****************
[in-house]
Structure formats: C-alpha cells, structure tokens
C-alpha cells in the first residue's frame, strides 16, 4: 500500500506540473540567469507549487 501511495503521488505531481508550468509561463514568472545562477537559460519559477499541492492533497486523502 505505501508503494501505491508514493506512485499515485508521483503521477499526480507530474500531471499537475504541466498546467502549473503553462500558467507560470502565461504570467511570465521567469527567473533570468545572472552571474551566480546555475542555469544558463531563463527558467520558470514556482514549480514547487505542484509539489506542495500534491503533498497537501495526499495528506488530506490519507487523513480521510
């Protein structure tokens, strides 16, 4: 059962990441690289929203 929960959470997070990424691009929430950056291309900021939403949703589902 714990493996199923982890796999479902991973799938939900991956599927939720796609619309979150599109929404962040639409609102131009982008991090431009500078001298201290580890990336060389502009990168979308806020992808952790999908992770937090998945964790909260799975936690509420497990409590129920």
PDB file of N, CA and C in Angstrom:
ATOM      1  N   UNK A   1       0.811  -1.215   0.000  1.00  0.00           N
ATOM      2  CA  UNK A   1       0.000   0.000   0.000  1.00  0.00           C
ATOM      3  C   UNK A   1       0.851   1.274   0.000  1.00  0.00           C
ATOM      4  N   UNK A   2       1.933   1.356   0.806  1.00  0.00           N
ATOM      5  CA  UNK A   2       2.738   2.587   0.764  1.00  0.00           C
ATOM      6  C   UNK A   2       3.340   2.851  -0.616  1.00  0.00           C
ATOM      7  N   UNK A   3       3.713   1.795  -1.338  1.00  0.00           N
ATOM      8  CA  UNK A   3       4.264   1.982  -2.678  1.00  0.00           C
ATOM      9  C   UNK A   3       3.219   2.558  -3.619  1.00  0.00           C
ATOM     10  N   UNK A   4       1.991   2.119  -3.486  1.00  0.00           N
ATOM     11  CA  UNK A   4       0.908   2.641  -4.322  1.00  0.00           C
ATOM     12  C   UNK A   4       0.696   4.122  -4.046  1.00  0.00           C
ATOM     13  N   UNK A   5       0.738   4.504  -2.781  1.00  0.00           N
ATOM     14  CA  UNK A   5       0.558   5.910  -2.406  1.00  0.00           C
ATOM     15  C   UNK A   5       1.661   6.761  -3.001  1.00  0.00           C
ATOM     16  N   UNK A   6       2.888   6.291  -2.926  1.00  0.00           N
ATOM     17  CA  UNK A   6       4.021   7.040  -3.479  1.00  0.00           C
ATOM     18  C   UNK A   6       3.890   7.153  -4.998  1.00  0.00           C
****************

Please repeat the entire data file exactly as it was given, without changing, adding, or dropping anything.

[in-house]
Structure formats: C-alpha cells, structure tokens
C-alpha cells in the first residue's frame, strides 16, 4: 500500500506540473540567469507549487 501511495503521488505531481508550468509561463514568472545562477537559460519559477499541492492533497486523502 505505501508503494501505491508514493506512485499515485508521483503521477499526480507530474500531471499537475504541466498546467502549473503553462500558467507560470502565461504570467511570465521567469527567473533570468545572472552571474551566480546555475542555469544558463531563463527558467520558470514556482514549480514547487505542484509539489506542495500534491503533498497537501495526499495528506488530506490519507487523513480521510
């Protein structure tokens, strides 16, 4: 059962990441690289929203 929960959470997070990424691009929430950056291309900021939403949703589902 714990493996199923982890796999479902991973799938939900991956599927939720796609619309979150599109929404962040639409609102131009982008991090431009500078001298201290580890990336060389502009990168979308806020992808952790999908992770937090998945964790909260799975936690509420497990409590129920």
PDB file of N, CA and C in Angstrom:
ATOM      1  N   UNK A   1       0.811  -1.215   0.000  1.00  0.00           N
ATOM      2  CA  UNK A   1       0.000   0.000   0.000  1.00  0.00           C
ATOM      3  C   UNK A   1       0.851   1.274   0.000  1.00  0.00           C
ATOM      4  N   UNK A   2       1.933   1.356   0.806  1.00  0.00           N
ATOM      5  CA  UNK A   2       2.738   2.587   0.764  1.00  0.00           C
ATOM      6  C   UNK A   2       3.340   2.851  -0.616  1.00  0.00           C
ATOM      7  N   UNK A   3       3.713   1.795  -1.338  1.00  0.00           N
ATOM      8  CA  UNK A   3       4.264   1.982  -2.678  1.00  0.00           C
ATOM      9  C   UNK A   3       3.219   2.558  -3.619  1.00  0.00           C
ATOM     10  N   UNK A   4       1.991   2.119  -3.486  1.00  0.00           N
ATOM     11  CA  UNK A   4       0.908   2.641  -4.322  1.00  0.00           C
ATOM     12  C   UNK A   4       0.696   4.122  -4.046  1.00  0.00           C
ATOM     13  N   UNK A   5       0.738   4.504  -2.781  1.00  0.00           N
ATOM     14  CA  UNK A   5       0.558   5.910  -2.406  1.00  0.00           C
ATOM     15  C   UNK A   5       1.661   6.761  -3.001  1.00  0.00           C
ATOM     16  N   UNK A   6       2.888   6.291  -2.926  1.00  0.00           N
ATOM     17  CA  UNK A   6       4.021   7.040  -3.479  1.00  0.00           C
ATOM     18  C   UNK A   6       3.890   7.153  -4.998  1.00  0.00           C